by Gerard Jones
Published by Monkfish Book Publishing Company
357 pages, 2004
Summer of Love
Reviewed by Linda L. Richards
Hunter S. Thompson was, arguably, one of the most starkly original authors to emerge from the middle of the 20th century. What made -- and, truly, continues to make -- Thompson's writing so compelling is the balance between prose that seems to come straight from the stream of his consciousness with passages so brilliant and so well stated, it makes what has gone before feel carefully crafted. The result is that you never truly know where you are, where you stand. Is the riffing you felt just a paragraph ago part of some artful plan? A craftsmanship so thorough it feels complete? Then you read further and come to encounter Thompson's raw psyche yet again. Or even his raw psyche fueled by drugs. Naw, you think, all is as it seemed before. Until the cycle begins again.
Now, understand: it's not that I'm comparing the work of Gerard Jones with that of Hunter S. One is a household name. The other is... not. One has made a career and a life out of challenging the establishment and bucking the system. The other has... not. And yet. In reading Ginny Good the feeling of drug-fueled otherworldliness often creeps in. Where am I standing? A reader might ask. Am I in the middle of a well crafted fiction, or the drug-aided recollections of an aging hippy? Or even simply the skillfully told biography of a talented writer. And still, having read and enjoyed Ginny Good thoroughly and scanned the material that arrived with it carefully, I'm still somewhat in the dark.
Jones is the creator of a popular -- and cheerfully demented -- Web site called Everyone Who's Anyone in Trade Publishing, so it would be a very simple matter for me to go to the site, ferret out his e-mail address and just ask him: What part of Ginny Good is fiction? What part fact? He might even answer me. But that would seem to me to bend my pact as a reviewer. On one level, then, I've chosen to take the dark sadness that I found in some parts of Ginny Good and attribute them to the author's skill rather than things he had to endure. It seems a happier bet. You'll make that decision for yourself when you get there. But, unless you lived through 1960s San Francisco from the fringe spot from which Jones writes, it is possible you'll leave Ginny Good with a different view of the Summer of Love than the one you got there with.
The first few lines of Ginny Good set the tone:
I'm using everyone's real name. They can all sue me. I hope they do. I could use the excitement.
Jones brings a sort of careless insouciance to Ginny Good. An early hippie devil-may-care ef-em-if-they-can't-take-a-joke attitude that pretends to mask deeper feelings. Pretends, of course, because it's clear that Jones cares deeply about everything that befalls him and Ginny and the others we meet in Ginny Good. And he wants us to know he cares, but he wants us to find our own way to that conclusion. It's this intelligent respect for the intelligence of his reader that makes Ginny Good sing. That, of course, and the simple fact that most of the book is set in a place and era that holds eternal fascination for a large part of the population: the social revolution of the early 1960s.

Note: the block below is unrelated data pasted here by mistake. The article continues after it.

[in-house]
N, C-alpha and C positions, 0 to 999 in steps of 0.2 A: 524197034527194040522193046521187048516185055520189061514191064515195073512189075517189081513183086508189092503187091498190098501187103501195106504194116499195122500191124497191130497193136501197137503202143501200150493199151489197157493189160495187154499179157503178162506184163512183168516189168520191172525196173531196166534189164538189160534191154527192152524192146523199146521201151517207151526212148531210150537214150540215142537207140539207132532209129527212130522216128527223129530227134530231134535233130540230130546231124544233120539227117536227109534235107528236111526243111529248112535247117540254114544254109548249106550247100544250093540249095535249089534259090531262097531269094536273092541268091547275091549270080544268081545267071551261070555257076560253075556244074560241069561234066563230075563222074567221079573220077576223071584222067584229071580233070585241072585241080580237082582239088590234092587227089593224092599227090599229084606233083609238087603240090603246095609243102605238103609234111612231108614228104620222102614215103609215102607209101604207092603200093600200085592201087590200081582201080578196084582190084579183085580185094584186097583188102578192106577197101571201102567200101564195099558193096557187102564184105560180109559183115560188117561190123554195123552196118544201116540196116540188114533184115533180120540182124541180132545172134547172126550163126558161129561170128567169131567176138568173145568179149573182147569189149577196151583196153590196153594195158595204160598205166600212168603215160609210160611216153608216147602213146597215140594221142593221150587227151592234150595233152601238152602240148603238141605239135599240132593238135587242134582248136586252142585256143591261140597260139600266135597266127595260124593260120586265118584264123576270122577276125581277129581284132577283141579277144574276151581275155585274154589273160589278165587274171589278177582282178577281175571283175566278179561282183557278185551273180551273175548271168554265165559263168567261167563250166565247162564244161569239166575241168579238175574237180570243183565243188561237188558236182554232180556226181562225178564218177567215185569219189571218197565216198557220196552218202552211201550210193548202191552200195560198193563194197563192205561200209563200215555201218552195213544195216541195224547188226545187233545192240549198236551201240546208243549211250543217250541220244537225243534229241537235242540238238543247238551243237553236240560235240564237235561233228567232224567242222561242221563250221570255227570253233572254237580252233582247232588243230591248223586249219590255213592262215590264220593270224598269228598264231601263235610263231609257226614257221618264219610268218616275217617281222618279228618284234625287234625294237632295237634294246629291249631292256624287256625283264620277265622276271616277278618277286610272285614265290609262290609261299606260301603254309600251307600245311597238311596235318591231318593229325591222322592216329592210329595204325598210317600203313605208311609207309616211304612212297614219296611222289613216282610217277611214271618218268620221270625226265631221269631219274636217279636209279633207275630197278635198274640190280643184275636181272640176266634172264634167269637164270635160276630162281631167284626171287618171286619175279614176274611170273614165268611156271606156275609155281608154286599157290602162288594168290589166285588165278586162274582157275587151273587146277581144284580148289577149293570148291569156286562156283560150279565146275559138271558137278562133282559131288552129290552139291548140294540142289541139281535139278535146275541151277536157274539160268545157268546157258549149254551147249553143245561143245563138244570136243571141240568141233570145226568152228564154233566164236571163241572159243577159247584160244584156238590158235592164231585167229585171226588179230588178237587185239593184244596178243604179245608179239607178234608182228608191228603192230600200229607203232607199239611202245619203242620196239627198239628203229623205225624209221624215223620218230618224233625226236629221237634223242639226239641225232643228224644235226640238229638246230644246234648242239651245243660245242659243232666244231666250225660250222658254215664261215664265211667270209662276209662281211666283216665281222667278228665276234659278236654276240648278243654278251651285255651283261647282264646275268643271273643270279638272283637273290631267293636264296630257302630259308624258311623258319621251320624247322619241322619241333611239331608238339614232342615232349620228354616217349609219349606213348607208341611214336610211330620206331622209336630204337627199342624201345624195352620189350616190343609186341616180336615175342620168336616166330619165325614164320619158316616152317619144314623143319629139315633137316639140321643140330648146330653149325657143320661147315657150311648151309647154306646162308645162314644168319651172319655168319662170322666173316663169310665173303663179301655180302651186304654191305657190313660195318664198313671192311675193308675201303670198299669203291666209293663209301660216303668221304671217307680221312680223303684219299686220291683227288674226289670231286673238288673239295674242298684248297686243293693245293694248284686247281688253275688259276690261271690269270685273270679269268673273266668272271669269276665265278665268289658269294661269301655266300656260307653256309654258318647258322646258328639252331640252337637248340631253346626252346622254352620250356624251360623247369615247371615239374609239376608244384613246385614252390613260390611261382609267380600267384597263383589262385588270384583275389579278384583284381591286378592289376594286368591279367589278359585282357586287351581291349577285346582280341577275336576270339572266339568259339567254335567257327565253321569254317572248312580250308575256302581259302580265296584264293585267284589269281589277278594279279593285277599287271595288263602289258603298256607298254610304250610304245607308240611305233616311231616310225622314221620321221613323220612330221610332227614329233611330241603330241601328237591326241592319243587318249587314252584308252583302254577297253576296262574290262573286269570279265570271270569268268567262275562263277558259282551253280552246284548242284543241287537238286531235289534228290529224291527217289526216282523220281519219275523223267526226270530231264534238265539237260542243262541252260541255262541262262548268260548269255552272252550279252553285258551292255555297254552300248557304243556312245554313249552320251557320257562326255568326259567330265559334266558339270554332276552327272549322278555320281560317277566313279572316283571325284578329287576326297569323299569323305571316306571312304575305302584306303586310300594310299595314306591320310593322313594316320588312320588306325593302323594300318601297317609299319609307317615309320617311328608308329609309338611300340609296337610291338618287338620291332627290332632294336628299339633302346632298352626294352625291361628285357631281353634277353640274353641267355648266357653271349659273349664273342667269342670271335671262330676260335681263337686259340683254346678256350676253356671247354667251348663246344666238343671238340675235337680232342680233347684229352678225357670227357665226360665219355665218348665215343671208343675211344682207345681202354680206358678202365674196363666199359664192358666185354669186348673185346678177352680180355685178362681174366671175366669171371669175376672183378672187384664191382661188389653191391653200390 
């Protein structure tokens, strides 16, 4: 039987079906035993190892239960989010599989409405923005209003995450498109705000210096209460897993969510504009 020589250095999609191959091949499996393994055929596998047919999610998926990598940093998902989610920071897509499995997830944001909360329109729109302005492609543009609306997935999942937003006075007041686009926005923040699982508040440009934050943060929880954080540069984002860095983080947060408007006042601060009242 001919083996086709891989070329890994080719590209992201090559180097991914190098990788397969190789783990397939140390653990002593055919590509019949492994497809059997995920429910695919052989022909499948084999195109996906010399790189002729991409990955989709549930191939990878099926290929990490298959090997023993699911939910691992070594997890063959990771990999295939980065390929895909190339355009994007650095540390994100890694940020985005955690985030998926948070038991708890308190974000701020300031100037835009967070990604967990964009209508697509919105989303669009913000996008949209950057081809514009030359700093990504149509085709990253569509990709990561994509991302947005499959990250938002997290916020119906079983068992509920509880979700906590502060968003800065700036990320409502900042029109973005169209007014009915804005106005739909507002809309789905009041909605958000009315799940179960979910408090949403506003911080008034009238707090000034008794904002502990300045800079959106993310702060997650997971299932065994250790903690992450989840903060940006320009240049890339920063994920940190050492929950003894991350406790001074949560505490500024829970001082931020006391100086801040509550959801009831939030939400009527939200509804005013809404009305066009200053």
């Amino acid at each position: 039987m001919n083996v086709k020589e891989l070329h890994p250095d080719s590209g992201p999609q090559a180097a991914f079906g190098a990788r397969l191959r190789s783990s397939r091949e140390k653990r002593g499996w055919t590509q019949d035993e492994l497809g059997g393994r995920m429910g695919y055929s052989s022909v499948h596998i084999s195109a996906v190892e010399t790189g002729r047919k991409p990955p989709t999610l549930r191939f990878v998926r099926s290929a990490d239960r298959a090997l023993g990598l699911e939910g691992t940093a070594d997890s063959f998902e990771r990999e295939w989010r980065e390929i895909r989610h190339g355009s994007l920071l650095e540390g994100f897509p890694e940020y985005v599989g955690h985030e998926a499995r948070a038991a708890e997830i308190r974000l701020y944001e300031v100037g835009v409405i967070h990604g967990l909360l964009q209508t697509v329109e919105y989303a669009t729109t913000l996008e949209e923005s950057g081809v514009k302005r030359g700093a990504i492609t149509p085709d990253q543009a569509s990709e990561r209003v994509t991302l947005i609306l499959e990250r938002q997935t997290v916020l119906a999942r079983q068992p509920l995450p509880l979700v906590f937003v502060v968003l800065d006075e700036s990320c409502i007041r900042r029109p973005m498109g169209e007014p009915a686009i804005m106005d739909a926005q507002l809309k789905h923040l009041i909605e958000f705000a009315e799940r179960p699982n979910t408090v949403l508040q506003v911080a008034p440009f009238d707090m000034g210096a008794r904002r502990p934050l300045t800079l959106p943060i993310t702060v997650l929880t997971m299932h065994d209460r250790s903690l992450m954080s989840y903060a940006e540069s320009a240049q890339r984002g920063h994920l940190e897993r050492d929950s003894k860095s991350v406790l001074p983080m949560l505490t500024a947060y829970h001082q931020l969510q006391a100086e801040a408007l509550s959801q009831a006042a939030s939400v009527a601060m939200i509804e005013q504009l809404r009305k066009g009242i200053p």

Before we even meet the title's Ginny, we're introduced to Elliot, Jones' closest high school friend.
I made him feel superior. He liked that. He made me laugh. I liked that. We got to be friends. That was all there was to it. We stayed friends forever -- or for however long forever might have been back then. I don't know the meaning of words anymore. Forever seems about right.
Jones' prose is deceptively simple. It seems artless. Witness here, two years after Jones and Elliot meet and the two are in a nightclub celebrating New Years and they come across Ginny Good:
She had on a tight black dress, a black lace shawl and a string of pearls, but she still managed to look disheveled, somehow -- like she'd come there fresh from riding a horse bareback along the edge of an ocean somewhere. Her shawl touched my knee. When she talked she got her whole tiny, tough little body into it. The words tinkled like she was playing them on a piano.
In those few sentences Jones conveys the essential magic of Ginny and when both Elliot and Jones fall in love with her -- albeit in quite different ways -- the reader is unsurprised.
On one level the book is about Ginny and her relationship with Jones. It's also about Elliot and his relationship with both of them. More essentially, Ginny Good is about a brief moment in time that it's perhaps better to look back on than it was to experience.
Then it was the summer of 1967, the Summer of Love. Scott McKenzie sang his dork song about how everybody ought to go to San Francisco and wear some fucking flowers in their hair. It was far out. It was groovy. It was over.
Ginny Good is an excruciating coming of age at a time when the world was falling apart. Masterfully, Jones touches on the politics, the people and the way it felt to breathe the air of the Haight. After a while you get the idea you'd follow him anywhere. | August 2004
Linda L. Richards is the editor of January Magazine and the author of the Madeline Carter novels: Mad Money, The Next Ex and Calculated Loss.